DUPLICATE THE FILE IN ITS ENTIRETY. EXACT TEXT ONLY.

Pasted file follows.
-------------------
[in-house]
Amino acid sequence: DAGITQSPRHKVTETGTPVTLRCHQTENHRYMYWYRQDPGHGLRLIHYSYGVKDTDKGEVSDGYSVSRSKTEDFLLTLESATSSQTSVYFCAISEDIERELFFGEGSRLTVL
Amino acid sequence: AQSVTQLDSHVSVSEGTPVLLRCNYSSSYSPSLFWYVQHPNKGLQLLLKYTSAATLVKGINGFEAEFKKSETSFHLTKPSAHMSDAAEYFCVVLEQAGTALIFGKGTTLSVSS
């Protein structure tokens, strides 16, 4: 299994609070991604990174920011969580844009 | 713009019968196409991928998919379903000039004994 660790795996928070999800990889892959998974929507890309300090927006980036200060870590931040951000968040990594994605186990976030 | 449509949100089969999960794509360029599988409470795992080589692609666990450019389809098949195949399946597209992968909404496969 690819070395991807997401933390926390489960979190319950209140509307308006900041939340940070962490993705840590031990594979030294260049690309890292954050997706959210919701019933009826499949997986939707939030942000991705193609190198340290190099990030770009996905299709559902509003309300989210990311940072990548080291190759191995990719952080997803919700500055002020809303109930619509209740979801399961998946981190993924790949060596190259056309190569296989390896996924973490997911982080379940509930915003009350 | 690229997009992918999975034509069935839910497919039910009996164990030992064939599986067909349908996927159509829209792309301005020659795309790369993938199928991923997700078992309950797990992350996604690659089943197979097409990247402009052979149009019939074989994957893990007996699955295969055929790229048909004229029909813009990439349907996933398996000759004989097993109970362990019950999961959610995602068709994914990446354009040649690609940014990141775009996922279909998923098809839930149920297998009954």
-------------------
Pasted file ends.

[in-house]
Amino acid sequence: DAGITQSPRHKVTETGTPVTLRCHQTENHRYMYWYRQDPGHGLRLIHYSYGVKDTDKGEVSDGYSVSRSKTEDFLLTLESATSSQTSVYFCAISEDIERELFFGEGSRLTVL
Amino acid sequence: AQSVTQLDSHVSVSEGTPVLLRCNYSSSYSPSLFWYVQHPNKGLQLLLKYTSAATLVKGINGFEAEFKKSETSFHLTKPSAHMSDAAEYFCVVLEQAGTALIFGKGTTLSVSS
């Protein structure tokens, strides 16, 4: 299994609070991604990174920011969580844009 | 713009019968196409991928998919379903000039004994 660790795996928070999800990889892959998974929507890309300090927006980036200060870590931040951000968040990594994605186990976030 | 449509949100089969999960794509360029599988409470795992080589692609666990450019389809098949195949399946597209992968909404496969 690819070395991807997401933390926390489960979190319950209140509307308006900041939340940070962490993705840590031990594979030294260049690309890292954050997706959210919701019933009826499949997986939707939030942000991705193609190198340290190099990030770009996905299709559902509003309300989210990311940072990548080291190759191995990719952080997803919700500055002020809303109930619509209740979801399961998946981190993924790949060596190259056309190569296989390896996924973490997911982080379940509930915003009350 | 690229997009992918999975034509069935839910497919039910009996164990030992064939599986067909349908996927159509829209792309301005020659795309790369993938199928991923997700078992309950797990992350996604690659089943197979097409990247402009052979149009019939074989994957893990007996699955295969055929790229048909004229029909813009990439349907996933398996000759004989097993109970362990019950999961959610995602068709994914990446354009040649690609940014990141775009996922279909998923098809839930149920297998009954």